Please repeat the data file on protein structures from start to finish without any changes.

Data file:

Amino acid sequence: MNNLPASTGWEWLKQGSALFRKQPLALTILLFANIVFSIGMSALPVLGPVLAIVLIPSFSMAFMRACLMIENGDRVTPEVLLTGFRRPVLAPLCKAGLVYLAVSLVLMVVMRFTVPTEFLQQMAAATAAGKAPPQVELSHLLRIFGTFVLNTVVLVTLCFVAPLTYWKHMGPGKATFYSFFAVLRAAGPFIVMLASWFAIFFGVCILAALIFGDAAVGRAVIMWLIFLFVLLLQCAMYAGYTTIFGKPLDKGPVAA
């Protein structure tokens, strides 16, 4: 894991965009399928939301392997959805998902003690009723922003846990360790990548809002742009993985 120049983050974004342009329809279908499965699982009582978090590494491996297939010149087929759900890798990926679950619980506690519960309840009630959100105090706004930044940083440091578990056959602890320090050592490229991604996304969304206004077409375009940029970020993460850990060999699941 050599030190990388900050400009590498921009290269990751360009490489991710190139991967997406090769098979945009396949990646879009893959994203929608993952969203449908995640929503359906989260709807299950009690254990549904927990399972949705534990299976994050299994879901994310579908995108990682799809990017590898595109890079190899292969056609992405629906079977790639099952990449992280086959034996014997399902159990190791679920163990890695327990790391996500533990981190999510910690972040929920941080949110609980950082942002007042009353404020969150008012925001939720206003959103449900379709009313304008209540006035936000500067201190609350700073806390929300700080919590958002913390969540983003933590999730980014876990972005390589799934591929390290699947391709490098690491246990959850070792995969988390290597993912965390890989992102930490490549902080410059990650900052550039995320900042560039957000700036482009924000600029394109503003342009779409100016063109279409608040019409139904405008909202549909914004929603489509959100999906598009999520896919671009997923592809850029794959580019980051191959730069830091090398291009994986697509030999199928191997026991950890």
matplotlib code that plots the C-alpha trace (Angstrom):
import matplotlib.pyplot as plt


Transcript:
Amino acid sequence: MNNLPASTGWEWLKQGSALFRKQPLALTILLFANIVFSIGMSALPVLGPVLAIVLIPSFSMAFMRACLMIENGDRVTPEVLLTGFRRPVLAPLCKAGLVYLAVSLVLMVVMRFTVPTEFLQQMAAATAAGKAPPQVELSHLLRIFGTFVLNTVVLVTLCFVAPLTYWKHMGPGKATFYSFFAVLRAAGPFIVMLASWFAIFFGVCILAALIFGDAAVGRAVIMWLIFLFVLLLQCAMYAGYTTIFGKPLDKGPVAA
């Protein structure tokens, strides 16, 4: 894991965009399928939301392997959805998902003690009723922003846990360790990548809002742009993985 120049983050974004342009329809279908499965699982009582978090590494491996297939010149087929759900890798990926679950619980506690519960309840009630959100105090706004930044940083440091578990056959602890320090050592490229991604996304969304206004077409375009940029970020993460850990060999699941 050599030190990388900050400009590498921009290269990751360009490489991710190139991967997406090769098979945009396949990646879009893959994203929608993952969203449908995640929503359906989260709807299950009690254990549904927990399972949705534990299976994050299994879901994310579908995108990682799809990017590898595109890079190899292969056609992405629906079977790639099952990449992280086959034996014997399902159990190791679920163990890695327990790391996500533990981190999510910690972040929920941080949110609980950082942002007042009353404020969150008012925001939720206003959103449900379709009313304008209540006035936000500067201190609350700073806390929300700080919590958002913390969540983003933590999730980014876990972005390589799934591929390290699947391709490098690491246990959850070792995969988390290597993912965390890989992102930490490549902080410059990650900052550039995320900042560039957000700036482009924000600029394109503003342009779409100016063109279409608040019409139904405008909202549909914004929603489509959100999906598009999520896919671009997923592809850029794959580019980051191959730069830091090398291009994986697509030999199928191997026991950890």
matplotlib code that plots the C-alpha trace (Angstrom):
import matplotlib.pyplot as plt